People and Jaguars a Guide for Coexistence
Sky Island Alliance website
Felidae Conservation Fund
"Jaguar". Encyclopedia Americana. 1920.
Salman the fat jaguar at Delhi Zoo, India
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African palm civet
African palm civet (N. binotata)
Marsh mongoose (A. paludinosus)
Bushy-tailed mongoose (B. crassicauda)
Jackson's mongoose (B. jacksoni)
Black-footed mongoose (B. nigripes)
Alexander's kusimanse (C. alexandri)
Angolan kusimanse (C. ansorgei)
Common kusimanse (C. obscurus)
Flat-headed kusimanse (C. platycephalus)
Yellow mongoose (C. penicillata)
Pousargues's mongoose (D. dybowskii)
Angolan slender mongoose
Angolan slender mongoose (G. flavescens)
Black mongoose (G. nigrata)
Somalian slender mongoose
Somalian slender mongoose (G. ochracea)
Cape gray mongoose
Cape gray mongoose (G. pulverulenta)
Slender mongoose (G. sanguinea)
Ethiopian dwarf mongoose
Ethiopian dwarf mongoose (H. hirtula)
Common dwarf mongoose
Common dwarf mongoose (H. parvula)
Short-tailed mongoose (H. brachyurus)
Indian gray mongoose
Indian gray mongoose (H. edwardsii)
Indian brown mongoose
Indian brown mongoose (H. fuscus)
Egyptian mongoose (H. ichneumon)
Small Asian mongoose
Small Asian mongoose (H. javanicus)
Long-nosed mongoose (H. naso)
Collared mongoose (H. semitorquatus)
Ruddy mongoose (H. smithii)
Crab-eating mongoose (H. urva)
Stripe-necked mongoose (H. vitticollis)
White-tailed mongoose (I. albicauda)
Liberian mongoose (L. kuhni)
Gambian mongoose (M. gambianus)
Banded mongoose (M. mungo)
Selous' mongoose (P. selousi)
Meller's mongoose (R. melleri)
Meerkat (S. suricatta)
Spotted hyena (C. crocuta)
Brown hyena (H. brunnea)
Striped hyena (H. hyaena)
Aardwolf (P. cristatus)
Large family listed below
Large family listed below
Small family listed below
Cheetah (A. jubatus)
Caracal (C. caracal)
African golden cat
African golden cat (C. aurata)
Bay cat (C. badia)
Asian golden cat
Asian golden cat (C. temminckii)
European wildcat (F. silvestris)
African wildcat (F. lybica)
Jungle cat (F. chaus)
Black-footed cat (F. nigripes)
Sand cat (F. margarita)
Chinese mountain cat
Chinese mountain cat (F. bieti)
Domestic cat (F. catus)
Ocelot (L. pardalis)
Margay (L. wiedii)
Pampas cat (L. colocola)
Geoffroy's cat (L. geoffroyi)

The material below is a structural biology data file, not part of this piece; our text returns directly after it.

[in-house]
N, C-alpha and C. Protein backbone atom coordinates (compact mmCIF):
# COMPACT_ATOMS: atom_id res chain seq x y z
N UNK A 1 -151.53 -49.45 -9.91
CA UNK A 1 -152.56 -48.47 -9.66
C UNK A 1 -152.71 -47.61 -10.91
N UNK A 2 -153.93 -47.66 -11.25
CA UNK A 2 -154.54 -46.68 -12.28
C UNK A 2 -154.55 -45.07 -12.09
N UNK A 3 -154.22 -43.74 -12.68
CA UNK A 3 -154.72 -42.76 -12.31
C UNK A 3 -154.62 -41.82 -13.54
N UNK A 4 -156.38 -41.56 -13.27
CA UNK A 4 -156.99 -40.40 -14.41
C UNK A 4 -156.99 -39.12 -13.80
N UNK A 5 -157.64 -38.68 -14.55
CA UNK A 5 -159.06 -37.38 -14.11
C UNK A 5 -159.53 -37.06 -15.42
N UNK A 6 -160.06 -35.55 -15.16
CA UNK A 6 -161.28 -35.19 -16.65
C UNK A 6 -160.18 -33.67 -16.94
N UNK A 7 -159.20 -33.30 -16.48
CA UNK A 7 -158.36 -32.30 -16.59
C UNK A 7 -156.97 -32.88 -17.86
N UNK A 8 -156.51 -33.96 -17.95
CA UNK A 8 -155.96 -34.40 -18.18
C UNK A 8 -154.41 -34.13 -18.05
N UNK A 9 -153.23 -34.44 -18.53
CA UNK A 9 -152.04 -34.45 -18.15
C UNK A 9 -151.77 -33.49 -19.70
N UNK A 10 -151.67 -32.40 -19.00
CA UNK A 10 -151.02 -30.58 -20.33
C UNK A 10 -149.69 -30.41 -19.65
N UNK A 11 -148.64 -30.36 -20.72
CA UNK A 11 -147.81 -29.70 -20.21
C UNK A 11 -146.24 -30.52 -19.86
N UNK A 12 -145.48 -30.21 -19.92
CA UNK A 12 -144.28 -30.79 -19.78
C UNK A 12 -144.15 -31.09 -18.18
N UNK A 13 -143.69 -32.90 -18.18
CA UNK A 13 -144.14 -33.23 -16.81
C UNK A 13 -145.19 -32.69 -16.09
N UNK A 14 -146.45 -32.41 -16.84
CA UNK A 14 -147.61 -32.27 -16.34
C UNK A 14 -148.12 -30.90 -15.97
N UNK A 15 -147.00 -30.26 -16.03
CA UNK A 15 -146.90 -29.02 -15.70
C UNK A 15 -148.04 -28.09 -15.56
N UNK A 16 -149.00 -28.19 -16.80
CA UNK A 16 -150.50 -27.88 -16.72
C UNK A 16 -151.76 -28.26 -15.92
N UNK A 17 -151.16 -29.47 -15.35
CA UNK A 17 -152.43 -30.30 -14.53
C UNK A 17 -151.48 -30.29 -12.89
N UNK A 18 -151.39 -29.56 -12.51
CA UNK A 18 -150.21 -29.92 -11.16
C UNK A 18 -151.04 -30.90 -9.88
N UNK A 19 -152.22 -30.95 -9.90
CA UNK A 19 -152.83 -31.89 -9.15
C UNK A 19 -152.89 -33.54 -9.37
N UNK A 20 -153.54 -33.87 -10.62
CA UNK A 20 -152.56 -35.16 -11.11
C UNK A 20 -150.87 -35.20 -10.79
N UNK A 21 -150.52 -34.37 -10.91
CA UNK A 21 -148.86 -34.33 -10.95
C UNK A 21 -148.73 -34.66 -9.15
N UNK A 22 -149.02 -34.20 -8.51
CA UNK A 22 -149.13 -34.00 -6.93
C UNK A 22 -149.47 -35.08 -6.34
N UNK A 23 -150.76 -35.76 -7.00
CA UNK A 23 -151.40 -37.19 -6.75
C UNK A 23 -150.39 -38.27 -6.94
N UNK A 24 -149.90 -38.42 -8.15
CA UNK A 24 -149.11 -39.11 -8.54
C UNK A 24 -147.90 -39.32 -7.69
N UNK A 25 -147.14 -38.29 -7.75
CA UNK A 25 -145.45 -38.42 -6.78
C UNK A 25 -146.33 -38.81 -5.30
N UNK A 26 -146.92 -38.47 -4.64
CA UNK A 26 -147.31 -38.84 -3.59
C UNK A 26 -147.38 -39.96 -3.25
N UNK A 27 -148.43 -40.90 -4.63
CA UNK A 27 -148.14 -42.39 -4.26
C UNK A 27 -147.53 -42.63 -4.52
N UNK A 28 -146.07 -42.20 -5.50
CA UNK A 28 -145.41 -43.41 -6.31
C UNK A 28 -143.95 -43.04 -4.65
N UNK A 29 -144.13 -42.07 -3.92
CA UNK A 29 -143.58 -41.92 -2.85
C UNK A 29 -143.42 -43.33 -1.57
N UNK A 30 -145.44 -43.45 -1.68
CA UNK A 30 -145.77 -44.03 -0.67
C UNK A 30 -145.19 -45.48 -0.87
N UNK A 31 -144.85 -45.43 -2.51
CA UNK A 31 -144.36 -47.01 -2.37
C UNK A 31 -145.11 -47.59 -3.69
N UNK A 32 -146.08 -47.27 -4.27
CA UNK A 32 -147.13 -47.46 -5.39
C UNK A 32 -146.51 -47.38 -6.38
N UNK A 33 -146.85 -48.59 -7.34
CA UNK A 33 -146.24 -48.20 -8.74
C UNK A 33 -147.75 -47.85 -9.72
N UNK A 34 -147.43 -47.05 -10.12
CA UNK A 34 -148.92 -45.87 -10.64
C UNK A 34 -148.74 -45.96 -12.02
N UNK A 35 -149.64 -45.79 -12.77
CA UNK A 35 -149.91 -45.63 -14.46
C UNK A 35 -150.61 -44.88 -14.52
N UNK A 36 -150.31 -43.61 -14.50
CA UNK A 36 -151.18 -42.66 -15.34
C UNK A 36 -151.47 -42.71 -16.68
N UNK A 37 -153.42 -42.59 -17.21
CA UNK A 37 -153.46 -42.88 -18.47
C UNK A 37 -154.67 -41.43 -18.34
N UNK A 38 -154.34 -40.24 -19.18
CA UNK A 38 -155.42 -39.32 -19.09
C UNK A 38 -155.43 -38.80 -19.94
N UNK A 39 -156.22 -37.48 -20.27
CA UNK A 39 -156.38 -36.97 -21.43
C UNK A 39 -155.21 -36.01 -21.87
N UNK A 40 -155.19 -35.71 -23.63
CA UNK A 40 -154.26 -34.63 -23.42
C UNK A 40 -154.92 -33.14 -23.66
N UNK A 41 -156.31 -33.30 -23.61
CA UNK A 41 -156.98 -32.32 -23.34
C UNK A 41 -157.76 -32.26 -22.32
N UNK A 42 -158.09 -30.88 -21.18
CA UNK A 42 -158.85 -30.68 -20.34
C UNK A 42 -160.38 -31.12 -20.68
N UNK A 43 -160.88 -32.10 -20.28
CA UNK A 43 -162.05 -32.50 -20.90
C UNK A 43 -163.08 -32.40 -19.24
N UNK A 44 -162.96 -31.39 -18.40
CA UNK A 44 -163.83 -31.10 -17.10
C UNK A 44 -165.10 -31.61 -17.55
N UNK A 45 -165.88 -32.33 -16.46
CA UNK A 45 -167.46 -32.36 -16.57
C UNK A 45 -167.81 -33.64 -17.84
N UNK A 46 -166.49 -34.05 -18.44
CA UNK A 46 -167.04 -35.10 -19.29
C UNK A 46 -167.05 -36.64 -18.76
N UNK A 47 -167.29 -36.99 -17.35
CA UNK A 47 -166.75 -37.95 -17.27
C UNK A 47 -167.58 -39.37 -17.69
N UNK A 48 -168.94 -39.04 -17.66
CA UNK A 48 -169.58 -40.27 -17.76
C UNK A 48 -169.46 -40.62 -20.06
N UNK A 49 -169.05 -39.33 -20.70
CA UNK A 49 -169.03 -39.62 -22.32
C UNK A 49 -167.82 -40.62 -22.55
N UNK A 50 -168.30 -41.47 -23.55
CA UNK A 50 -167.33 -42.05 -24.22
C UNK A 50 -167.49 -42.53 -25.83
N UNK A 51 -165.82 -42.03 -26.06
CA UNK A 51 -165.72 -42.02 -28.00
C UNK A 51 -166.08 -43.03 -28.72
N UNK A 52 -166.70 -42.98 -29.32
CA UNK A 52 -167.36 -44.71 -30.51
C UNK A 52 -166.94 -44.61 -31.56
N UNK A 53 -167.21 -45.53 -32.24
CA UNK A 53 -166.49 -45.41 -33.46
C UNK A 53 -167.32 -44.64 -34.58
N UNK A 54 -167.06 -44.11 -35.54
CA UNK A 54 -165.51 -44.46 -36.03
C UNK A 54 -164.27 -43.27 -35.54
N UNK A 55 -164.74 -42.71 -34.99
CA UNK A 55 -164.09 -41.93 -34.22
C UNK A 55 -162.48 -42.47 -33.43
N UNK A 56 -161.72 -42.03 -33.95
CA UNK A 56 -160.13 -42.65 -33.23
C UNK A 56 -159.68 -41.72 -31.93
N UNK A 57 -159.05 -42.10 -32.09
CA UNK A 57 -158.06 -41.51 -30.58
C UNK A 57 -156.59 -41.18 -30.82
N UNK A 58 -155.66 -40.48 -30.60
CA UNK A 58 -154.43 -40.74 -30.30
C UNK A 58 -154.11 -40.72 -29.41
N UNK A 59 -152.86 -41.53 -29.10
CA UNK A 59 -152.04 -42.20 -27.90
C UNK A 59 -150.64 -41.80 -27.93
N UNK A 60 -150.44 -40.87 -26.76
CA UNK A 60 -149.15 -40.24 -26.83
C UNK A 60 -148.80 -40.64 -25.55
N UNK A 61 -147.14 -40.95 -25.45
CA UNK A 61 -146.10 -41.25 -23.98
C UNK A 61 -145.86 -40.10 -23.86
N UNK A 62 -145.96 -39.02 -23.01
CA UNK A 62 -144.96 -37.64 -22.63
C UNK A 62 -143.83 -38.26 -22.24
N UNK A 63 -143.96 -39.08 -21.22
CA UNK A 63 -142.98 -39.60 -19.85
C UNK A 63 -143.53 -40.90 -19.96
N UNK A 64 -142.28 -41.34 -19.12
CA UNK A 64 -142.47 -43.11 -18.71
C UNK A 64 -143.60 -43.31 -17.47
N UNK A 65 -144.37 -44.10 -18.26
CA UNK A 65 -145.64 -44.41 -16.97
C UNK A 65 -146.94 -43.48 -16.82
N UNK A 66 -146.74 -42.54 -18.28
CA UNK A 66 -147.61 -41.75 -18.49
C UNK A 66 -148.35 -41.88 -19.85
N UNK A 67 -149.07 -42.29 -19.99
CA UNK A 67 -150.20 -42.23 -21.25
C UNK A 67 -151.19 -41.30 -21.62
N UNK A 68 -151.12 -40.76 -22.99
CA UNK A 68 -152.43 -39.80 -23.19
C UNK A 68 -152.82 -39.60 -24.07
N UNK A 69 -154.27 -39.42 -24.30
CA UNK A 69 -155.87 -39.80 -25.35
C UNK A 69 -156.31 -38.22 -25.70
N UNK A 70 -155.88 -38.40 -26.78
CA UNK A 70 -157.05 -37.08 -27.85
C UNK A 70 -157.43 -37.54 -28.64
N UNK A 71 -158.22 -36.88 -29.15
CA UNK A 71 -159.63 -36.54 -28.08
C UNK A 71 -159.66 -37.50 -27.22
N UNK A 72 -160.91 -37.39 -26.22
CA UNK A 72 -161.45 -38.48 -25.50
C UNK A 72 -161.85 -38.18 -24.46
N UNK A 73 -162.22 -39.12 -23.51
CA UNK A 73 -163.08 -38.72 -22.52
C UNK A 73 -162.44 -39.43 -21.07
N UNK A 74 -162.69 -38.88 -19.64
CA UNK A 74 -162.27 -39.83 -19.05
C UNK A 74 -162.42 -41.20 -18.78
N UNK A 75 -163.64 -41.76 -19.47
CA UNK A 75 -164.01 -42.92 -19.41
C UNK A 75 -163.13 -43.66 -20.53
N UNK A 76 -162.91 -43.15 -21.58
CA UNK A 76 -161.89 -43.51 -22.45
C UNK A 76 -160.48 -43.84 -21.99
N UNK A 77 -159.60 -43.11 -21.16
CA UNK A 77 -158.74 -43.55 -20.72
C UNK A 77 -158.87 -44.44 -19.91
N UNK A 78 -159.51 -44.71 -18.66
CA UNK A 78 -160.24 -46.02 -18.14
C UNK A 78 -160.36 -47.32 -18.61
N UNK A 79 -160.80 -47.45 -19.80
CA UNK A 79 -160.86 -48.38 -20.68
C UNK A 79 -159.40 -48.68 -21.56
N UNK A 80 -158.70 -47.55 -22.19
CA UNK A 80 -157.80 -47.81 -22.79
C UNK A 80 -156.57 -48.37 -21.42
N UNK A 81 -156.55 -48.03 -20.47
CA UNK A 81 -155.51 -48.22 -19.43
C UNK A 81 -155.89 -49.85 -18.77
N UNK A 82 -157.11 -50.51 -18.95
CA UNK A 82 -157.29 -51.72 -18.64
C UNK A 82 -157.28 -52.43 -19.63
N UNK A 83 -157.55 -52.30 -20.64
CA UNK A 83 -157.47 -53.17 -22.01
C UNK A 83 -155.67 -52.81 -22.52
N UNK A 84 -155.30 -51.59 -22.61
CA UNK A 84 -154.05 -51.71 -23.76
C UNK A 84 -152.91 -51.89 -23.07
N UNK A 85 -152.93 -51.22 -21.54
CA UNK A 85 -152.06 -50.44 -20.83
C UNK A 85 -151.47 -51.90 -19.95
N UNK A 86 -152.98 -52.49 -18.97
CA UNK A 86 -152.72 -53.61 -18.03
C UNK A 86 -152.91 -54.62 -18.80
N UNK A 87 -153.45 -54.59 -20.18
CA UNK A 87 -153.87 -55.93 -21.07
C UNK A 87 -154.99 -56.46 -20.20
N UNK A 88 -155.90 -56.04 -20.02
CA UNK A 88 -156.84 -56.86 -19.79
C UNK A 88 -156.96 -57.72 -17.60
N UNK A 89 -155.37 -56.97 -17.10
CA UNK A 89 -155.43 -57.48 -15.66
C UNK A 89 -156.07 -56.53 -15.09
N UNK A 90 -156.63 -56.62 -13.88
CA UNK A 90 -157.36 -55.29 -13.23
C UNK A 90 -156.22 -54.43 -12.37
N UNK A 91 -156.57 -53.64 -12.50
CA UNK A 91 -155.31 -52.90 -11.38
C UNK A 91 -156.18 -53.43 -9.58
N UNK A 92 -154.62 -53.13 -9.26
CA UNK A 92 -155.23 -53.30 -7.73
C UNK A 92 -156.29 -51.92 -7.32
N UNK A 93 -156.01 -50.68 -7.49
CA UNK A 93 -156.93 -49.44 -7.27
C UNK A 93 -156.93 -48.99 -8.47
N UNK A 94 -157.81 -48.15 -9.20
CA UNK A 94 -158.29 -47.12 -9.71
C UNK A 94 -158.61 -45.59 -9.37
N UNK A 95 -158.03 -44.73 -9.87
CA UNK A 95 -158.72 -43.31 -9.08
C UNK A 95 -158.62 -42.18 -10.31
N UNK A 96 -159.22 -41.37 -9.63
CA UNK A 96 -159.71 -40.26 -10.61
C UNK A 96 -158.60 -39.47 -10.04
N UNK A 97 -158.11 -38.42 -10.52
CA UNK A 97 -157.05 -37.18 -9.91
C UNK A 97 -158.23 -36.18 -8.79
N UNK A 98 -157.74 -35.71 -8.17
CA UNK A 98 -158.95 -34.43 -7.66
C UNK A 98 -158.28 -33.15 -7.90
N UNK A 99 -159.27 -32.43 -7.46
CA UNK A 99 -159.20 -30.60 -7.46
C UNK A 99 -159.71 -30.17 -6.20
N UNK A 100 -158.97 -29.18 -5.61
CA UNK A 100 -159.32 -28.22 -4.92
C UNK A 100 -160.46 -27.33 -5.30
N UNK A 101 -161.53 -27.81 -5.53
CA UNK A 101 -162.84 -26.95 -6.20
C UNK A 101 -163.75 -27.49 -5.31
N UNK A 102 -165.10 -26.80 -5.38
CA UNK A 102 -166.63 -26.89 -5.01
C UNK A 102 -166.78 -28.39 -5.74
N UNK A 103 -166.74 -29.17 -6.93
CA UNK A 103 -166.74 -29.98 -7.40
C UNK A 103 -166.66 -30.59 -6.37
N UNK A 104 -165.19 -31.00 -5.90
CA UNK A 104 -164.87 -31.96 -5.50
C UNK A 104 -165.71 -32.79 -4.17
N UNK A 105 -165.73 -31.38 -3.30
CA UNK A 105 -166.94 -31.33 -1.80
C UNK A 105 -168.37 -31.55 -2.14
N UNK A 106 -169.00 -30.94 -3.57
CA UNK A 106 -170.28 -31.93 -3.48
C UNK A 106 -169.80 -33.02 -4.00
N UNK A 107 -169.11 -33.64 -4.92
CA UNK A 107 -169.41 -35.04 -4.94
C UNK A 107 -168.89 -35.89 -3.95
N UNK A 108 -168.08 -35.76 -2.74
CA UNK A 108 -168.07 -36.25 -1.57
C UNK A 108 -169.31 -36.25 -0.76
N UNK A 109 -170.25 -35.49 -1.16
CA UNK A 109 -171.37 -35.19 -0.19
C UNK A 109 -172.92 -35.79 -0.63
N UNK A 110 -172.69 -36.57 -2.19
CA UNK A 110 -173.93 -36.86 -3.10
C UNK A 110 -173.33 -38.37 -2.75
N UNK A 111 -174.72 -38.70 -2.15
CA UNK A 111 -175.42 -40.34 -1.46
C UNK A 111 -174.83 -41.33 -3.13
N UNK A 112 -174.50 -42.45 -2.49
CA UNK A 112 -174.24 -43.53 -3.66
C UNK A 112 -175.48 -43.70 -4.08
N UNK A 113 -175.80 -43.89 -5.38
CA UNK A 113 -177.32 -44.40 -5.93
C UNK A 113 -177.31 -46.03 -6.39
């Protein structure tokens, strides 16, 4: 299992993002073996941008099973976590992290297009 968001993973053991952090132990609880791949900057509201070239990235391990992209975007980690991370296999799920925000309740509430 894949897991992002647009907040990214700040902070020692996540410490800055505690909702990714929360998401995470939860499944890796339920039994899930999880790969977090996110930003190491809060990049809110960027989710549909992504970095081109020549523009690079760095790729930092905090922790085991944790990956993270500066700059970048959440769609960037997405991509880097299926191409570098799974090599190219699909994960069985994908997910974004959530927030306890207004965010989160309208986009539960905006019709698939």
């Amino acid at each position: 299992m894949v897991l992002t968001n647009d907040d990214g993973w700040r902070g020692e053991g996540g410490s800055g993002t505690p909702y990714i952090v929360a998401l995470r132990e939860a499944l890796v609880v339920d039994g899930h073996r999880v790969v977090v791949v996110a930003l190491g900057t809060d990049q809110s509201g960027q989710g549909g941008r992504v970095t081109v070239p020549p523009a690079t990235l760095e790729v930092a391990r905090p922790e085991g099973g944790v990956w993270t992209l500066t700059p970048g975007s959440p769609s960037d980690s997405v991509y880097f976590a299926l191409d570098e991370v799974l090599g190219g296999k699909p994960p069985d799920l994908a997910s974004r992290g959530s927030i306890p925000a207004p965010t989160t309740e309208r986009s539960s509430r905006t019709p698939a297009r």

Kodkod (L. guigna)
Andean mountain cat
Andean mountain cat (L. jacobita)
Oncilla (L. tigrinus)
Southern tigrina (L. guttulus)
Serval (L. serval)
Canadian lynx (L. canadensis)
Eurasian lynx (L. lynx)
Iberian lynx (L. pardinus)
Bobcat (L. rufus)
Pallas's cat (O. manul)
Marbled cat (P. marmorata)
Fishing cat (P. viverrinus)
Leopard cat (P. bengalensis)
Sundaland leopard cat (P. javanensis)
Flat-headed cat (P. planiceps)
Rusty-spotted cat (P. rubiginosus)
Cougar (P. concolor)
Jaguarundi (H. yagouaroundi)
Lion (P. leo)
Jaguar (P. onca)
Leopard (P. pardus)
Tiger (P. tigris)
Snow leopard (P. uncia)
Clouded leopard (N. nebulosa)
Sunda clouded leopard
Sunda clouded leopard (N. diardi)
Viverridae (includes Civets)
Binturong (A. binturong)
Small-toothed palm civet
Small-toothed palm civet (A. trivirgata)
Sulawesi palm civet
Sulawesi palm civet (M. musschenbroekii)
Masked palm civet
Masked palm civet (P. larvata)
Golden wet-zone palm civet (P. aureus)
Asian palm civet
Asian palm civet (P. hermaphroditus)
Jerdon's palm civet (P. jerdoni)
Golden palm civet
Golden palm civet (P. zeylonensis)
Owston's palm civet
Owston's palm civet (C. owstoni)
Otter civet (C. bennettii)
Hose's palm civet
Hose's palm civet (D. hosei)
Banded palm civet
Banded palm civet (H. derbyanus)
Banded linsang (P. linsang)
Spotted linsang (P. pardicolor)
African civet (C. civetta)
Abyssinian genet (G. abyssinica)
Angolan genet (G. angolensis)
Bourlon's genet (G. bourloni)
Crested servaline genet
Crested servaline genet (G. cristata)
Common genet (G. genetta)
Johnston's genet (G. johnstoni)
Rusty-spotted genet (G. maculata)
Pardine genet (G. pardina)
Aquatic genet (G. piscivora)
King genet (G. poensis)
Servaline genet (G. servalina)
Haussa genet (G. thierryi)
Cape genet (G. tigrina)
Giant forest genet
Giant forest genet (G. victoriae)
African linsang (P. richardsonii)
Leighton's linsang (P. leightoni)
Malabar large-spotted civet
Malabar large-spotted civet (V. civettina)
Large-spotted civet (V. megaspila)
Malayan civet (V. tangalunga)
Large Indian civet
Large Indian civet (V. zibetha)
Small Indian civet
Small Indian civet (V. indica)
Fossa (C. ferox)
Eastern falanouc (E. goudotii)
Western falanouc (E. major)
Malagasy civet (F. fossana)
Ring-tailed mongoose (G. elegans)
Broad-striped Malagasy mongoose
Broad-striped Malagasy mongoose (G. fasciata)
Grandidier's mongoose (G. grandidieri)
Narrow-striped mongoose (M. decemlineata)
Brown-tailed mongoose (S. concolor)
Durrell's vontsira (S. durrelli)
Caniformia (cont. below)
Giant panda (A. melanoleuca)
Sun bear (H. malayanus)
Sloth bear (M. ursinus)
Spectacled bear (T. ornatus)
American black bear
American black bear (U. americanus)
Brown bear (U. arctos)
Polar bear (U. maritimus)
Asian black bear
Asian black bear (U. thibetanus)
Molina's hog-nosed skunk
Molina's hog-nosed skunk (C. chinga)
Humboldt's hog-nosed skunk
Humboldt's hog-nosed skunk (C. humboldtii)
American hog-nosed skunk
American hog-nosed skunk (C. leuconotus)
Striped hog-nosed skunk
Striped hog-nosed skunk (C. semistriatus)
Hooded skunk (M. macroura)
Striped skunk (M. mephitis)
Sunda stink badger
Sunda stink badger (M. javanensis)
Palawan stink badger